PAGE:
Cardinals get off to quick start against Tim Lincecum in Game 4 of NLCS

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Tim Lincecum appeared to find himself while pitching in the bullpen this postseason, but that success hasn’t translated in his start tonight in Game 4 of the NLCS against the Cardinals.

Pitching exclusively out of the stretch, Lincecum allowed a single to Jon Jay and a walk to Matt Carpenter to begin the game before Matt Holliday delivered an RBI single. Angel Pagan made a nice running catch on a sinking liner off the bat of Allen Craig for the first out, but Carpenter scored on the play to make it 2-0.

The Cardinals had the chance for more in the bottom of the first, but Lincecum got Yadier Molina to fly out for the second out and worked around a single by David Freese to get Daniel Descalso to strike out swinging.

Coming into tonight’s start, Lincecum had allowed just one run on three hits over 6 1/3 relief innings this postseason to go along with nine strikeouts and one walk.

Rockies acquire Pat Neshek from the Phillies

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The Rockies announced on Wednesday night that the club acquired relief pitcher Pat Neshek from the Phillies in exchange for three minor leaguers: infielder Jose Gomez, pitcher J.D. Hammer, and pitcher Alejandro Requena.

Neshek, 36, made the  National League All-Star roster and currently owns a 1.12 ERA with a 45/5 K/BB ratio over 40 1/3 innings. He’ll help bolster the 58-44 Rockies’ bullpen as they vie for one of the two Wild Card slots realistically, and hope to overcome the Dodgers’ 12-game lead in the NL West.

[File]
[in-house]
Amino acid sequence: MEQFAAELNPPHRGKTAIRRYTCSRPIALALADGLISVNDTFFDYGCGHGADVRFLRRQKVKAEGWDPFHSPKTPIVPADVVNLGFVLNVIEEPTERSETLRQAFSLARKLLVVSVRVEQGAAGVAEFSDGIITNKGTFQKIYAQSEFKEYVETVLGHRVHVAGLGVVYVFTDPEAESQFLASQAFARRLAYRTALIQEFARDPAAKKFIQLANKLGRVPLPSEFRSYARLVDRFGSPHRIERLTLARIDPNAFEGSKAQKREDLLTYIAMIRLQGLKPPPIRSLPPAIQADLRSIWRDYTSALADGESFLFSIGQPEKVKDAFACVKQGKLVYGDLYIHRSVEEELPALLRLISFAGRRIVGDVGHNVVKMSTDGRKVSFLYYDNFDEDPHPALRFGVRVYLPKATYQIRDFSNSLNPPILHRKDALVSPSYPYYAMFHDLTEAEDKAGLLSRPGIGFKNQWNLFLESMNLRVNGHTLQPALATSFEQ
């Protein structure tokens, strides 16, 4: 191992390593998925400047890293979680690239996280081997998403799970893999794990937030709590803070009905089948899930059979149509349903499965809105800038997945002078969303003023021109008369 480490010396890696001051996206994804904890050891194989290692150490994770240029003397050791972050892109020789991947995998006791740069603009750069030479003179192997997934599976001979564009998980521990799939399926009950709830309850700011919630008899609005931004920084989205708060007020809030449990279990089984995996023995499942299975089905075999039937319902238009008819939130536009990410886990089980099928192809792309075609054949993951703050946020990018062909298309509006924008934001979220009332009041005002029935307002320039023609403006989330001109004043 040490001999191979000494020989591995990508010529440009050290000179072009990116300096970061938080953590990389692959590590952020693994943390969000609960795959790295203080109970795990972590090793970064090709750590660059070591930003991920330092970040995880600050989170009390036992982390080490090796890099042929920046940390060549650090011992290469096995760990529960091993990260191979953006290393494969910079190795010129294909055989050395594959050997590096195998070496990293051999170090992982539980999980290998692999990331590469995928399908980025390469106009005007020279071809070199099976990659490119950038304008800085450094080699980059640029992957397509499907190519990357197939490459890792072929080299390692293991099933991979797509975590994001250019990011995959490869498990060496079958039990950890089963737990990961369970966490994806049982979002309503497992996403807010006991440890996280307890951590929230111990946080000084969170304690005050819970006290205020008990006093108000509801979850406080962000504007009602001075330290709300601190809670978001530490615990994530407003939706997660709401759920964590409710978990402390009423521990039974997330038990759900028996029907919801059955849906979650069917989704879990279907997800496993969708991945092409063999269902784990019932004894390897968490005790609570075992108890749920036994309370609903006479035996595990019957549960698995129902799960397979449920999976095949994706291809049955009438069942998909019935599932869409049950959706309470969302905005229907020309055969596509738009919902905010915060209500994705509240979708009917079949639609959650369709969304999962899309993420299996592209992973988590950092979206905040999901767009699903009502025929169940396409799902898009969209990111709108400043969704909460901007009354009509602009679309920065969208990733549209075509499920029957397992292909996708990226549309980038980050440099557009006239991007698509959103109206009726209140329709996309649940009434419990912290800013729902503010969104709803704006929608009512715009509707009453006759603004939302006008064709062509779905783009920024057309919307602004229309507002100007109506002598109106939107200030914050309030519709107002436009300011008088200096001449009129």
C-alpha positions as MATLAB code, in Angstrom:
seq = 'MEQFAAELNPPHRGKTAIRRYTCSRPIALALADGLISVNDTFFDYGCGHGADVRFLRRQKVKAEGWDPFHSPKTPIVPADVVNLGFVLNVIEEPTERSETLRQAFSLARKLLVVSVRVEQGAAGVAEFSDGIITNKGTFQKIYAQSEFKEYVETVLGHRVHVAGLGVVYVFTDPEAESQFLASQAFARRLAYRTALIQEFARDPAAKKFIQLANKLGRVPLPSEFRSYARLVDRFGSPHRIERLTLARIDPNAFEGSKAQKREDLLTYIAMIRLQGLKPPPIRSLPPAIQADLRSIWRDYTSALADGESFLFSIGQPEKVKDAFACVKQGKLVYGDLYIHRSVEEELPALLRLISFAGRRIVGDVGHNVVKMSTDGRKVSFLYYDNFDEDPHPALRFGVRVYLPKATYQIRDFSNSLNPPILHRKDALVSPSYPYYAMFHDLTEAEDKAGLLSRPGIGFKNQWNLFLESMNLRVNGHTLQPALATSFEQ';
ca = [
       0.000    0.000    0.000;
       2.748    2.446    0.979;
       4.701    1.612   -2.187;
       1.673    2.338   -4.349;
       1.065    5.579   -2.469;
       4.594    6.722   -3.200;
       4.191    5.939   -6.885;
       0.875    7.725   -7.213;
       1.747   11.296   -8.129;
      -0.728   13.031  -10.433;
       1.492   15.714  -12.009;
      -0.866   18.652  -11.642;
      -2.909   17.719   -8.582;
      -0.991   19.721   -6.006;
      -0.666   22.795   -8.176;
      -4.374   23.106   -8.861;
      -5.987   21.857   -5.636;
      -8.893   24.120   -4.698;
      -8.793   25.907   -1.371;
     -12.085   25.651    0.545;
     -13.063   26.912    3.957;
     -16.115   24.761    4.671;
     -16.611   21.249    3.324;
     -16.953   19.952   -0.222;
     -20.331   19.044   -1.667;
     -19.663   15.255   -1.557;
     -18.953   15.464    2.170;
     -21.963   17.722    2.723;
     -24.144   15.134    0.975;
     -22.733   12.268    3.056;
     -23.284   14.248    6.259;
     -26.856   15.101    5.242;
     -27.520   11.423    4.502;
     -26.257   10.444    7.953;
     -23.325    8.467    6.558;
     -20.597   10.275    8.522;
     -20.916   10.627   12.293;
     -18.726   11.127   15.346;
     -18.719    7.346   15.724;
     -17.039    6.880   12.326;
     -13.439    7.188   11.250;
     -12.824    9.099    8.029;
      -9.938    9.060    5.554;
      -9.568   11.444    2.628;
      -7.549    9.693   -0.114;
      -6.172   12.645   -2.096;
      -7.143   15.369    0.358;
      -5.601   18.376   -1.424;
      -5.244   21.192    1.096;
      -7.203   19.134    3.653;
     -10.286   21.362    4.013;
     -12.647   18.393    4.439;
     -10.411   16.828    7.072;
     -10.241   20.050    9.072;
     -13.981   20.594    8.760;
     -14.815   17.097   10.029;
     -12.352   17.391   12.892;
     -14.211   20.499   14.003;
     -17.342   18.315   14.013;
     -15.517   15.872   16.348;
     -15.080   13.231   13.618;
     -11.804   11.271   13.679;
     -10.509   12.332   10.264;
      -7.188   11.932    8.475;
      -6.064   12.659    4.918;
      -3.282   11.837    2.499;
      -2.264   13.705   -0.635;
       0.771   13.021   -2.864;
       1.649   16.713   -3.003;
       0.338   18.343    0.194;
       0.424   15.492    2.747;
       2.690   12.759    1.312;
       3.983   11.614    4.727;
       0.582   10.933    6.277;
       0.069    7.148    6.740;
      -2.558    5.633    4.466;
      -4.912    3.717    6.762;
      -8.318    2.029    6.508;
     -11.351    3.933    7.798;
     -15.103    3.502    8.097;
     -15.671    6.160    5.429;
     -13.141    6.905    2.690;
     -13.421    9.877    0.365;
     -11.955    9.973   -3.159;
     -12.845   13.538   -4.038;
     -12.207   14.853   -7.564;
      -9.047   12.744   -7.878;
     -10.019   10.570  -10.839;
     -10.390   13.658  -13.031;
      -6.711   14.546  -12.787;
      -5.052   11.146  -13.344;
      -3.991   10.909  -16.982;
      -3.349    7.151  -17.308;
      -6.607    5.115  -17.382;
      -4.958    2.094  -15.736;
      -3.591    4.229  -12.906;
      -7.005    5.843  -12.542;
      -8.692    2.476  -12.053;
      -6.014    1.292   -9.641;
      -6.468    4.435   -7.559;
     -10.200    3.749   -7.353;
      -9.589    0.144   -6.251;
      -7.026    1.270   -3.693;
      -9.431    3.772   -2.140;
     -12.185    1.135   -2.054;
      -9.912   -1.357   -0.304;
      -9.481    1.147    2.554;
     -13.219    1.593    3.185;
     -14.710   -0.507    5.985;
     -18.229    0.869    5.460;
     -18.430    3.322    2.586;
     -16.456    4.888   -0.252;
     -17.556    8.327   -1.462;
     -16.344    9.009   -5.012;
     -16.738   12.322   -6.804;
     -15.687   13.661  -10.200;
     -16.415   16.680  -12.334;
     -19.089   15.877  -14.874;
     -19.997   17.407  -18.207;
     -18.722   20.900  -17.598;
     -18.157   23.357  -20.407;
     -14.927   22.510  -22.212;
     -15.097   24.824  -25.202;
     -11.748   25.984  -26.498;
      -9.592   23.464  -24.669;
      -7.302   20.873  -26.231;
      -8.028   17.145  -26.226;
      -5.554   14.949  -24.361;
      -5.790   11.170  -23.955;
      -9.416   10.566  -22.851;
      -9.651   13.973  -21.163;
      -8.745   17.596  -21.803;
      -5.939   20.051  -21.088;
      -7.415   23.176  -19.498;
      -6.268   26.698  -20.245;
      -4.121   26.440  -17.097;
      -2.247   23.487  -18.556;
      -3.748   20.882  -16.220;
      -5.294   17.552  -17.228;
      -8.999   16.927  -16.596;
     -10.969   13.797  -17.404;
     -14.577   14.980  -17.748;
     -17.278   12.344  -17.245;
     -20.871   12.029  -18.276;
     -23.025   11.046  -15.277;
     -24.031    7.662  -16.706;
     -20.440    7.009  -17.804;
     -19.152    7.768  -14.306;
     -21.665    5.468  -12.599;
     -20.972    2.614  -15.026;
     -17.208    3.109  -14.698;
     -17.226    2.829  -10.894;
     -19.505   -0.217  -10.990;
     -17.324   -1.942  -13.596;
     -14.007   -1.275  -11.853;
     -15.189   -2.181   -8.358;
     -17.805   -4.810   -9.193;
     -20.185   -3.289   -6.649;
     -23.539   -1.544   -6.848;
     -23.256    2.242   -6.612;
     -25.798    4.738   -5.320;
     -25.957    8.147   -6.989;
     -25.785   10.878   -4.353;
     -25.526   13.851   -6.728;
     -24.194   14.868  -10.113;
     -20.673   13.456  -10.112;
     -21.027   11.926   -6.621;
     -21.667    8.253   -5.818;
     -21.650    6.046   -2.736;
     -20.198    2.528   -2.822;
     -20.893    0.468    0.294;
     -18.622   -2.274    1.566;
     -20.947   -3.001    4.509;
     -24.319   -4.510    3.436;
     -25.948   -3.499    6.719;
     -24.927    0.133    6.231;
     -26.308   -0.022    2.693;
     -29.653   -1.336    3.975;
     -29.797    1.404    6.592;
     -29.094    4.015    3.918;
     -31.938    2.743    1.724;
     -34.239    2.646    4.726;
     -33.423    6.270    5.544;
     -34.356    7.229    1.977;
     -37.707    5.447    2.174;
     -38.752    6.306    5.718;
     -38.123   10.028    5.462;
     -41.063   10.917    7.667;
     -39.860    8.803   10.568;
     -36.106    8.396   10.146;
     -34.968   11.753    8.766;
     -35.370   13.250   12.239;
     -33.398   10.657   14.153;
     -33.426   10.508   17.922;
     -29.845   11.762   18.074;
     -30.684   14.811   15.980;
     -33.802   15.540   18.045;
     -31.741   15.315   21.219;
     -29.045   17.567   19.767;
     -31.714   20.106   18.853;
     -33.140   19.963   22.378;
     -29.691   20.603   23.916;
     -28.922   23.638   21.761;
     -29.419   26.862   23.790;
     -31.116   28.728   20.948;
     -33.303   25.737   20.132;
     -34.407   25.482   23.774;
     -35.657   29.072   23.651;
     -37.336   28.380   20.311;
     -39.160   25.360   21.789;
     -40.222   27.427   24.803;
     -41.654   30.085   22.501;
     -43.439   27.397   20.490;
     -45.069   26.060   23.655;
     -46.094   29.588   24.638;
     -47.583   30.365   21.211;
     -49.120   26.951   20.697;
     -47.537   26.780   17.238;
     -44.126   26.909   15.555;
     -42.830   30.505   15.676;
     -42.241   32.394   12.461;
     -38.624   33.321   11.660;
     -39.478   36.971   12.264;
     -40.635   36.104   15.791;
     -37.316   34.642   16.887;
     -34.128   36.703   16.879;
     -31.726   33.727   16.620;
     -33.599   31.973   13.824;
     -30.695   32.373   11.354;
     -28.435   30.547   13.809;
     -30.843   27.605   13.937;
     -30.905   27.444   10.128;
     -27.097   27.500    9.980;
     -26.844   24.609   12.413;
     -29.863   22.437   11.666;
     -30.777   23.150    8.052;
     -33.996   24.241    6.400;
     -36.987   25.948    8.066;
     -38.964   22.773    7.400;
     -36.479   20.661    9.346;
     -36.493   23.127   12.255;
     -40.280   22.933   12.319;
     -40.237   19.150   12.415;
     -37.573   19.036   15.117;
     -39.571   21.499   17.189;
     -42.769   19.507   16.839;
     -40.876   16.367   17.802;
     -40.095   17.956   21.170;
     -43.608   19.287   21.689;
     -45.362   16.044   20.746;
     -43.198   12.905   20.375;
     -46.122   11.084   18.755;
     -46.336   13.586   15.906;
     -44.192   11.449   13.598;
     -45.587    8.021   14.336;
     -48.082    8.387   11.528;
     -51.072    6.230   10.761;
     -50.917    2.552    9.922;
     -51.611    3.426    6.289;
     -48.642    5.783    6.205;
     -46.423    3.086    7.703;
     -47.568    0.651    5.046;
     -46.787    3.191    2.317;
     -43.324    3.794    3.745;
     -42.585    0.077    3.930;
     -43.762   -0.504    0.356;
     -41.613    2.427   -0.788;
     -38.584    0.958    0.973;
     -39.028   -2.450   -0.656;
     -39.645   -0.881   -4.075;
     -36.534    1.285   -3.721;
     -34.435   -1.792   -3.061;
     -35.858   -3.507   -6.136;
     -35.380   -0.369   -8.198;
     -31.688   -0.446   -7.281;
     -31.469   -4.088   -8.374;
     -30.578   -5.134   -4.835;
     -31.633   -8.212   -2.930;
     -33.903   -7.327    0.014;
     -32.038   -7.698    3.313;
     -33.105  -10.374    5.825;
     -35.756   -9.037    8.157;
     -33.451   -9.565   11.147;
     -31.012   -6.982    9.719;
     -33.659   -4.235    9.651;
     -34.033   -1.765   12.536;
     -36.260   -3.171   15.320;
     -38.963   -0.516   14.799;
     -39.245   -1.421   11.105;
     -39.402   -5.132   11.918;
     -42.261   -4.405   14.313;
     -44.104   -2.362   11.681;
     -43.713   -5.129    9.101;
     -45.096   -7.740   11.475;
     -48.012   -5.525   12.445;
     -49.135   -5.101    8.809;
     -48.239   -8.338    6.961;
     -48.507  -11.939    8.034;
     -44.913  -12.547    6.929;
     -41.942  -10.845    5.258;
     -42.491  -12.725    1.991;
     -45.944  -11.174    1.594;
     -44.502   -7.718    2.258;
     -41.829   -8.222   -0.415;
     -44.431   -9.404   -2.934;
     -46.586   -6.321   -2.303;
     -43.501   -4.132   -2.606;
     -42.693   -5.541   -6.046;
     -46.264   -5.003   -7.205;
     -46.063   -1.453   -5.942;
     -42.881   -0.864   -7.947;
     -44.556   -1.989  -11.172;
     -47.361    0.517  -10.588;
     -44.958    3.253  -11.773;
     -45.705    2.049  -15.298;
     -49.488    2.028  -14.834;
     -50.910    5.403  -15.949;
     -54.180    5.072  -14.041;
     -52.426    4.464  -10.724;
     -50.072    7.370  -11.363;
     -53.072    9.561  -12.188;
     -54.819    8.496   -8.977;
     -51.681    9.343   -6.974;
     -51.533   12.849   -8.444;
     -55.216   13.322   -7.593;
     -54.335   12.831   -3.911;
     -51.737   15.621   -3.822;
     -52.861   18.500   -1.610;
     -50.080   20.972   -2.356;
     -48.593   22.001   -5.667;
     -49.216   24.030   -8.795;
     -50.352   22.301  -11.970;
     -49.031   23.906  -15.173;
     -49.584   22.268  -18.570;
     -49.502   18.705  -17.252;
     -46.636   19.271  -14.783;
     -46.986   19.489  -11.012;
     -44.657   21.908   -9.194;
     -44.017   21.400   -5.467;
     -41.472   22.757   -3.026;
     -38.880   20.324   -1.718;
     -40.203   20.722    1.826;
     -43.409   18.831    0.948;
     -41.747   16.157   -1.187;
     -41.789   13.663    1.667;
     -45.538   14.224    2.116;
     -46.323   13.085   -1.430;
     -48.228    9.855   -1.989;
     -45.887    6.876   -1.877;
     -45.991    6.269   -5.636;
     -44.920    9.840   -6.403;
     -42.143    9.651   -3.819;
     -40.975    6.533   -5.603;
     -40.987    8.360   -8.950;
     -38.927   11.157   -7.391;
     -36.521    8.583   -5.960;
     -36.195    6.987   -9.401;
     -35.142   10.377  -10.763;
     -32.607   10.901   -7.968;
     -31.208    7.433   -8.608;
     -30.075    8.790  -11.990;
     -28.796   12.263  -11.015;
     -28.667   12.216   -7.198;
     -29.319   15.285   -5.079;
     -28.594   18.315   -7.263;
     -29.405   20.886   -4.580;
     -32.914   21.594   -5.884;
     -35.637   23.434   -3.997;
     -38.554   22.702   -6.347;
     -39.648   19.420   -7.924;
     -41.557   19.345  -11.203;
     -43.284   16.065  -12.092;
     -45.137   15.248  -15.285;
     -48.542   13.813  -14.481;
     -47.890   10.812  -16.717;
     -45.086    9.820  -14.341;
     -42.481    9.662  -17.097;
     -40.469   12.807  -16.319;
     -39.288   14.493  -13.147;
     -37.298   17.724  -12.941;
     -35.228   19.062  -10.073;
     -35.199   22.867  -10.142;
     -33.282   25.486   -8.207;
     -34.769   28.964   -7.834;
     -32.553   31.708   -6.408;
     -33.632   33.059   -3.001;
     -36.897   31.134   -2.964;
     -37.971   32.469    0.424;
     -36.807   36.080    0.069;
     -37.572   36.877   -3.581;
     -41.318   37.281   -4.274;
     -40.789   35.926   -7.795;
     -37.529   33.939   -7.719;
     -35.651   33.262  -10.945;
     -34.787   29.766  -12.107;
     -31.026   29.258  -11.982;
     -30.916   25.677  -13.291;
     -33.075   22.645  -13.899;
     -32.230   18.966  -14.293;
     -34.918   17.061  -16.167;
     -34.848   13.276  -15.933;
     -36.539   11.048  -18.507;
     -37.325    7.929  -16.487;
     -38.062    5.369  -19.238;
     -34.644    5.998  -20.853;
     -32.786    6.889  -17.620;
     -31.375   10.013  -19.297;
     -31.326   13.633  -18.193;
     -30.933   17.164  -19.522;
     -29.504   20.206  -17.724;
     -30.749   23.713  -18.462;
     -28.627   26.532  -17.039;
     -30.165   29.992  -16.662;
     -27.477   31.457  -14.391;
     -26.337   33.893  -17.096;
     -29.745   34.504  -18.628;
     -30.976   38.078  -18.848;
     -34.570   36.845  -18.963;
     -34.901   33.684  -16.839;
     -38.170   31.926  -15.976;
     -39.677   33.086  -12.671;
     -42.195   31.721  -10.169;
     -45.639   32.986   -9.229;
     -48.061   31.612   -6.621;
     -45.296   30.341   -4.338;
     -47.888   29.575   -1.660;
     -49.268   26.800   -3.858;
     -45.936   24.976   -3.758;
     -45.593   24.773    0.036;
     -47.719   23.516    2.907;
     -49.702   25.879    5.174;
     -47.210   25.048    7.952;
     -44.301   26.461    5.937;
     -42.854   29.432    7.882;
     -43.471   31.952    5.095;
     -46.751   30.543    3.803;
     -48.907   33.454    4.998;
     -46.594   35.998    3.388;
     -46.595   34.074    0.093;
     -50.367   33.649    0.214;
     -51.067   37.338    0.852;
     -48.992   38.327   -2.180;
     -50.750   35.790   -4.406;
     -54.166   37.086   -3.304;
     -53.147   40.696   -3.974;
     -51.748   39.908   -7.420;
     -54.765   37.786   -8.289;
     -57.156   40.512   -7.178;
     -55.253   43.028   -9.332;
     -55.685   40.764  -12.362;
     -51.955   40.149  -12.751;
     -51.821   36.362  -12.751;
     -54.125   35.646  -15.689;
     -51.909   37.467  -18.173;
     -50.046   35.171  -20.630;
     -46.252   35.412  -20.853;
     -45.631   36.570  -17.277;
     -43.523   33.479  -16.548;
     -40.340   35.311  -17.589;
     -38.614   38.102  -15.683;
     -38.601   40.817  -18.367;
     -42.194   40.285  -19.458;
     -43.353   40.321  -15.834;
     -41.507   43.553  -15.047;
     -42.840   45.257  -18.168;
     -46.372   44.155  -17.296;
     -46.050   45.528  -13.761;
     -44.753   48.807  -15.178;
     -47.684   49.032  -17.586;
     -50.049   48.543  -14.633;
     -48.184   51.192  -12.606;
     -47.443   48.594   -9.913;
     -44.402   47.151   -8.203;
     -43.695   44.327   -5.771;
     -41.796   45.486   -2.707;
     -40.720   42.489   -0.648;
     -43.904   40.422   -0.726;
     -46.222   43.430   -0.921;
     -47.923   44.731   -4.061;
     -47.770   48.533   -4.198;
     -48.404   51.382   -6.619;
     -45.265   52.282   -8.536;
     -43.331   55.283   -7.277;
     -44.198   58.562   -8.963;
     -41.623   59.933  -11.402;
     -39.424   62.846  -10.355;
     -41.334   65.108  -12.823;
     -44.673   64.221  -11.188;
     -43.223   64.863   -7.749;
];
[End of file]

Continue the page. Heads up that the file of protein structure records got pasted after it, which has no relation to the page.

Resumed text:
More on the minor leaguers shortly.

Cameron Rupp, who criticized Odubel Herrera for bat-flipping, flipped his bat on a home run

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Earlier, Craig wrote about the negative reaction within the Phillies’ clubhouse after outfielder Odubel Herrera A) flipped his bat on a fly out, and B) failing to run out a dropped third strike. Manager Pete Mackanin was one of Herrera’s critics, unsurprisingly, but so was catcher Cameron Rupp.

Via the Philadelphia Inquirer’s Matt Gelb, Rupp said that the Phillies’ frustration with Herrera is “not a secret.” He said, “Pete is the manager and what he asks us to do, we’re supposed to do. It’s a team thing and one guy can’t just not follow the rules. It’s not the first time. It has happened before and that’s something we don’t want to see. We want him in the game. He’s a good player. It’s hard for us. He’s a grown man. He has to learn on his own. We can only say so much.”

Though Rupp didn’t directly say his criticism of Herrera pertained to bat flips, we can logically deduce it as such. Herrera doesn’t commonly fail to run out dropped third strikes, but he does commonly flip his bat, particularly on non-homers.

Rupp had a good game against the Astros on Wednesday night, blasting a pair of two-run home runs. The problem? Rupp flipped his bat. In a 9-0 game.

The MLB.com video doesn’t really give a chance to see the full extent of Rupp’s flip, so here’s a .gif from Chris Jones:

And just in case anyone feels I’m interpreting the situation through a biased lens, Phillies beat writer Ryan Lawrence of The Philly Voice also saw it the same way.

We should probably expect Mackanin to bench Rupp for the next two games like he did Herrera, right? What’s that, you say? Certain players were more likely to be criticized for expressing emotion and perceived lack of hustle? Really makes you think.